As the dust settles on an historic Series win on Australian soil, RW looks at the reasons Eddie Jones' men have made such an impact in the Southern Hemisphere
In the last seven months, England have staged one of the most remarkable Test turnarounds in memory, as they’ve gone from also-rans at No 8 in the World rankings to No 2, after winning a Grand Slam and now historic Series in Australia. Here are the reasons they humbled the Wallabies in their own backyard
Thousands of column inches have been taken up dissecting Eddie Jones’ seismic impact on English rugby, and the plaudits raining down on him are justifiable. The fact is, Jones has refused to stand still for a second. After every milestone, be it a Grand Slam, or a Series win in Australia, he is already casting his eyes forward to the next challenge. He simply refuses to rest on his laurels.
It was telling that just minutes after winning in Melbourne, he was talking about a 3-0 whitewash. Why? Because that’s what the All Blacks would have done and Steve Hansen’s men are the benchmark. Like two heavyweight contenders, England and the ABs will circle each other for two years before meeting in 2018, ahead of the World Cup in Japan. Catching and surpassing the world’s No 1 team will become an obsession.
Wallaby selection misses
After thrashing England at the World Cup only seven months ago, the Wallabies may have underestimated England’s renaissance. Due to the interminable French Top 14 season, they were unable to select the attacking trident of Matt Giteau, Drew Mitchell and Adam Ashley-Cooper and they were shorn of the departing Kurtley Beale through injury.
These absences, of wit, guile and experience negated a Wallaby backline that couldn’t pierce the England backline in Melbourne, despite dominating possession and their scrum lost on points to England’s eight. These were highlighted by the problems in the front row, where two different sets of props have started in the first two Tests. All this gave England considerable encouragement, while the selection of promising rookie, Sean McMahon at No 8, in the absence of David Pocock, did not have the impetus desired.
The securing of Paul Gustard from Saracens in February – Europe’s pre-eminent side – was hailed as a coup, even if there were dissenters who scoffed at his side’s famed ‘Wolfpack’ mentality. Yet after 200 attempted tackles in the Second Test, his powers of motivation look difficult to deny.
The likeable-Geordie is roundly praised by England players and it was interesting to hear he could motivate mentally as well as physically, after he disclosed that he’d read them a poem, The Man in the Glass, by Dale Wimbrow, that asked them to dig deeper than ever before, find an inner-strength and not leave the field with regrets, as he once had. The players duly responded with one of the all-time great defensive performances, with James Haskell, Maro Itoje, Billy and Mako Vunipola and Dylan Hartley all hitting a remarkable 17 tackles, or above.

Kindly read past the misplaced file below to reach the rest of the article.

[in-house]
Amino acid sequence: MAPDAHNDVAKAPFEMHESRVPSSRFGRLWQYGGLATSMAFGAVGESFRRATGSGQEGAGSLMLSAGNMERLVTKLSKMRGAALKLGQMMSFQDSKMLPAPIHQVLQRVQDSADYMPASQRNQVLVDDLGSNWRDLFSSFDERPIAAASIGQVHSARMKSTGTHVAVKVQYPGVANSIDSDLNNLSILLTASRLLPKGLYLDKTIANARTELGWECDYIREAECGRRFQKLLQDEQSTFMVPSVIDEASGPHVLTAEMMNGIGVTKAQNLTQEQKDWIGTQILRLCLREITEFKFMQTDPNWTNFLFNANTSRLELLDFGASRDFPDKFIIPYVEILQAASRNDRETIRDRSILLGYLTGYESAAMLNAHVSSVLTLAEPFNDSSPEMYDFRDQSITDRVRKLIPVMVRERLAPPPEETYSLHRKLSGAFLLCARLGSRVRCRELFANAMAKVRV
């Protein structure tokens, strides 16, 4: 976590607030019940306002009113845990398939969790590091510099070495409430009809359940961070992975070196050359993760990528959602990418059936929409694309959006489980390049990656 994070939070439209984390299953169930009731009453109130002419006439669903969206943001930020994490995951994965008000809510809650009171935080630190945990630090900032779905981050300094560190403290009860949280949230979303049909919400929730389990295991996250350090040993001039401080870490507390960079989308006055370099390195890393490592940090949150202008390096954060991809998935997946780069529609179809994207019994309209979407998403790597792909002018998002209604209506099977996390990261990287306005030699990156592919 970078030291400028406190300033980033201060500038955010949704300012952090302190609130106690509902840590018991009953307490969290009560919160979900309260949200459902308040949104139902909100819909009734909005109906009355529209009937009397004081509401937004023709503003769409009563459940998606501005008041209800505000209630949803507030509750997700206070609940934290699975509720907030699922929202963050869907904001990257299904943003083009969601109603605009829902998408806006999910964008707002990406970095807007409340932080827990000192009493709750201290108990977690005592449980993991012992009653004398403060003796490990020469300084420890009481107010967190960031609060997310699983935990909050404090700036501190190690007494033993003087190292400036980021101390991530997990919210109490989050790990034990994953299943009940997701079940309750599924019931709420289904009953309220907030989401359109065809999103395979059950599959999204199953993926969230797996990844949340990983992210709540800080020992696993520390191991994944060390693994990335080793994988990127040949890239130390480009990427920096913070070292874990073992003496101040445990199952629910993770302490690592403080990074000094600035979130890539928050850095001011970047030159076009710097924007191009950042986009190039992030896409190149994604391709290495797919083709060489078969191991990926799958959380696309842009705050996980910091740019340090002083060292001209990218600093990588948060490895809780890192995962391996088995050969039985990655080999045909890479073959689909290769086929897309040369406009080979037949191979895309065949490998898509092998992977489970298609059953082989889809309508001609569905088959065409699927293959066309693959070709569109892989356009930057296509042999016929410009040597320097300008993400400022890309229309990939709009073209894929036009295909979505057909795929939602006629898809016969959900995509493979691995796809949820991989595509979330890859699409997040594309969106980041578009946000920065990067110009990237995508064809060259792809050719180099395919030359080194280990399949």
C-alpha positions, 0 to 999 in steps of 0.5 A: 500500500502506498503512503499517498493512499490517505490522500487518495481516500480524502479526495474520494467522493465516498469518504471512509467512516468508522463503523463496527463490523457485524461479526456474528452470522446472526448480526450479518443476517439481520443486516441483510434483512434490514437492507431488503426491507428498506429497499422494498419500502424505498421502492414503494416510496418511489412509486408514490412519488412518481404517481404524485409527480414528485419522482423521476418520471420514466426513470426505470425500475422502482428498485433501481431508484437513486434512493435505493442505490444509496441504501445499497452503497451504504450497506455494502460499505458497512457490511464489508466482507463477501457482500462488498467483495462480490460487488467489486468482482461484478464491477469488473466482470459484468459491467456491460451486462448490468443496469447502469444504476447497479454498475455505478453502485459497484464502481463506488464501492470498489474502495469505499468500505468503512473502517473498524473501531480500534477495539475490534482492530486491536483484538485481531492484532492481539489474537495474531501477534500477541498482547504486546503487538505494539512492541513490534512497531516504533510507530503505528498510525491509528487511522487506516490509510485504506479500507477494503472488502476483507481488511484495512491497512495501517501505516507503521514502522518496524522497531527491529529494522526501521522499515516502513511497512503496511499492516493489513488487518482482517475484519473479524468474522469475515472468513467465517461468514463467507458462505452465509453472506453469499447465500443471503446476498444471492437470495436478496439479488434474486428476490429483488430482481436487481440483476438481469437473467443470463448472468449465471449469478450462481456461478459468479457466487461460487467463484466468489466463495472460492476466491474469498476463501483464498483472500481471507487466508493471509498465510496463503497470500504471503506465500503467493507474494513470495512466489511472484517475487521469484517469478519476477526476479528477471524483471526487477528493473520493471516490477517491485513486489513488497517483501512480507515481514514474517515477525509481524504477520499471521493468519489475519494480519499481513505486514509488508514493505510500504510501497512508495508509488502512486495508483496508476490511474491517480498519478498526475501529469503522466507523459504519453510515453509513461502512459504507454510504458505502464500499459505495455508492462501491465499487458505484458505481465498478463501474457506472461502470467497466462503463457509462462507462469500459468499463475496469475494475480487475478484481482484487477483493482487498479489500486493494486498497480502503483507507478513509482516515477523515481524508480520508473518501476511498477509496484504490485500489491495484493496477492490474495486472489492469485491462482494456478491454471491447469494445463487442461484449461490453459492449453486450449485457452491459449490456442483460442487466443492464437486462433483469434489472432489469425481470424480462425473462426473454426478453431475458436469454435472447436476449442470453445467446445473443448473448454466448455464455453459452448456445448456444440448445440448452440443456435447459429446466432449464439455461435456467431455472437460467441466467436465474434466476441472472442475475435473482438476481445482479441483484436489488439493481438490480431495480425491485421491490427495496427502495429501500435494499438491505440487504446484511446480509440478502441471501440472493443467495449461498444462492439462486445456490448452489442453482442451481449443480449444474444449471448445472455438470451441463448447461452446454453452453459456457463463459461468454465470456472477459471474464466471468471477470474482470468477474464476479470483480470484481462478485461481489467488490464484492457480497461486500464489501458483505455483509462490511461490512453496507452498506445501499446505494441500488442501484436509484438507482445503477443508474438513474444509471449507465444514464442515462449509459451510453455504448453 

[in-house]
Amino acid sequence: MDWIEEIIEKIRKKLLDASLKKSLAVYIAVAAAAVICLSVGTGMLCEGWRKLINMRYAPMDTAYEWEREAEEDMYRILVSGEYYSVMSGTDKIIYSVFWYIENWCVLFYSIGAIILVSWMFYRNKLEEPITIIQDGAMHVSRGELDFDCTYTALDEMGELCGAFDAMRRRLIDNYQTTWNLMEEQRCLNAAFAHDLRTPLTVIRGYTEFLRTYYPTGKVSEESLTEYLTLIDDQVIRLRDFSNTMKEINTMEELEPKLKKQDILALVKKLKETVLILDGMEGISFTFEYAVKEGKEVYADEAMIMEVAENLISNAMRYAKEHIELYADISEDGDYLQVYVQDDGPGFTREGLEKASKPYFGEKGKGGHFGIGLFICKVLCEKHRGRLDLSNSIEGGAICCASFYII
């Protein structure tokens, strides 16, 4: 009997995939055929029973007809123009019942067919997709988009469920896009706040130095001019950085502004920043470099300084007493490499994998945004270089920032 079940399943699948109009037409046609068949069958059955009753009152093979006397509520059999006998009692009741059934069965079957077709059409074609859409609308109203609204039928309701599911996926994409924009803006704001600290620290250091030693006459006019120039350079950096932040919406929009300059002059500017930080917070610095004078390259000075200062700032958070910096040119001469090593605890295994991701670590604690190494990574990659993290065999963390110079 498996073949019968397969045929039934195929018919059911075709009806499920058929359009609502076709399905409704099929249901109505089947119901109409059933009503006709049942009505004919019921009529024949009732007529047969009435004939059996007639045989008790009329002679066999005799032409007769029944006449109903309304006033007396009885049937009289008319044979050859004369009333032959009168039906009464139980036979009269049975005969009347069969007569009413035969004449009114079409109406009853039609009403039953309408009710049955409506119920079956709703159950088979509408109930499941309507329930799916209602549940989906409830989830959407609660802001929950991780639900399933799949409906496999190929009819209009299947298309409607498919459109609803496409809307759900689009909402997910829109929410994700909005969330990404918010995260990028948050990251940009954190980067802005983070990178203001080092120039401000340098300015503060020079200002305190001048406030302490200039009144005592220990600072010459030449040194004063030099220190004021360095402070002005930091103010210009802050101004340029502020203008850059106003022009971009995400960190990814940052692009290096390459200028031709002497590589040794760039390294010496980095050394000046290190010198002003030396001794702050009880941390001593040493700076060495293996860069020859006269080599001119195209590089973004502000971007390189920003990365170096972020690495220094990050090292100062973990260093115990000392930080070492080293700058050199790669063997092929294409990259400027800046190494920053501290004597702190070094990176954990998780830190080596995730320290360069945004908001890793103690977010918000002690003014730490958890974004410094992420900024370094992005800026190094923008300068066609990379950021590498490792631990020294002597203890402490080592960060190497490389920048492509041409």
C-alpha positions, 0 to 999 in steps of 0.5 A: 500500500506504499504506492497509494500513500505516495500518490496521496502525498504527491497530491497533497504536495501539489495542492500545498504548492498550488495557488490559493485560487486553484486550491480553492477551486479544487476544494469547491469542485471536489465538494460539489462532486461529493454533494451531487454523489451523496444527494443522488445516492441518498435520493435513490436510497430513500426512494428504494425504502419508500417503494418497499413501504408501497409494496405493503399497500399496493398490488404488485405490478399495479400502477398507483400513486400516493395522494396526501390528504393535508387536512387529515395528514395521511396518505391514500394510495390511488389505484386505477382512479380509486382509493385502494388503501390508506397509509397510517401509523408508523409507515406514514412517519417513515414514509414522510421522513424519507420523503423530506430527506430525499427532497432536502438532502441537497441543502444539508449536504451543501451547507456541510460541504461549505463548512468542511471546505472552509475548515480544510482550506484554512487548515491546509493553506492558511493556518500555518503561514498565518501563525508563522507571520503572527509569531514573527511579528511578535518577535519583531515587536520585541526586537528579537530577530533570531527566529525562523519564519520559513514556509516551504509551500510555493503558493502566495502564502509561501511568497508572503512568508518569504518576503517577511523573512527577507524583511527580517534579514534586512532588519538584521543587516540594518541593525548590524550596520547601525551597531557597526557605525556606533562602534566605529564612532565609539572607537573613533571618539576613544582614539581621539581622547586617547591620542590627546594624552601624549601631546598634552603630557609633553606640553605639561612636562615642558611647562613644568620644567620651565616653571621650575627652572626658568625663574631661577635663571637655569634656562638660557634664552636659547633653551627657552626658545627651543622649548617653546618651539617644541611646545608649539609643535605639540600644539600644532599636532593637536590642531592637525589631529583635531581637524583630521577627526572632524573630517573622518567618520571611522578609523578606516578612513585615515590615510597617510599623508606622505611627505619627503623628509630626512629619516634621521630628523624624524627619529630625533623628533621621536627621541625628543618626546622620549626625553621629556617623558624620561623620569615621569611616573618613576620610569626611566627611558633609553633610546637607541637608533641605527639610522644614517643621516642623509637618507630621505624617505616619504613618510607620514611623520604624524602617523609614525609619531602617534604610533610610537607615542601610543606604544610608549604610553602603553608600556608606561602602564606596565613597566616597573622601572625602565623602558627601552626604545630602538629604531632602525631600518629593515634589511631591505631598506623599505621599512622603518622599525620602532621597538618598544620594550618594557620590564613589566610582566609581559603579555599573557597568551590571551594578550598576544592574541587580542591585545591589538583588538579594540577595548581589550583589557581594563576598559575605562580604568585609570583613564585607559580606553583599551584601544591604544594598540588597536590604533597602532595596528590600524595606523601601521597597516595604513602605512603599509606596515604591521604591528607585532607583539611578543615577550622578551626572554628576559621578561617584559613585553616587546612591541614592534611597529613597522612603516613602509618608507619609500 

You can count Test kickers in Owen Farrell’s league on one hand at present. His 24 points in the first Test, with nine kicks landed out of 10, and 18 points in Melbourne, including the match-winning try, tell the story of a player at the peak of his powers. It’s a credit to his sheer bloody-mindedness that he’s kicked on this season to play the best rugby of his career, only months after being written off as a has-been with George Ford deemed the coming man.
I’ve spoken to many Australian commentators, and they’ve said he’s hugely respected by the opposition. After these two Tests, it wouldn’t be too far-fetched to say he’s feared. Lose discipline within kicking range and Farrell will punish you.
World Cup motivation
Youngsters Maro Itoje, Jack Clifford and Paul Hill are one of a clutch of new faces in England’s matchday squad. England haven’t had to start from scratch. That sorry night at Twickenham, where sections of the crowd booed their own men, was a nadir for the bulk of players and is still fresh in the memory. The chance to exorcise the demons of that night can only have motivated certain squad members in these past weeks – despite public protestations to the contrary.
In James Haskell, Chris Robshaw and Dylan Hartley – who missed the tournament through suspension – England possess their beating heart; the players drove and inspired the squad to new heights through controlled rage.
Winning the PR war
From days before the tour where Eddie Jones mischievously said he wanted a 3-0 Test Series win, so he could stick around and gloat, to the invitation of Rugby League legend Andrew ‘Joey’ Johns to dish out advice at England training, Eddie Jones has, subliminally at least, mounted his own orchestrated campaign to unsettle the Wallabies. He invited one of the most talented men to wear the green and gold in Glen Ella to help him and called out a former Wallaby and broadcaster for disrespecting him at a press conference. In the meanwhile, he damned his old Randwick buddy Michael Cheika with praise.
He even bedded down close to his old Randwick patch, that he knows so well, to settle the players. From day one, it’s been a PR masterstroke. Hell, don’t be surprised if David Campese pops up for an impromptu training session before Saturday. You wouldn’t rule it out.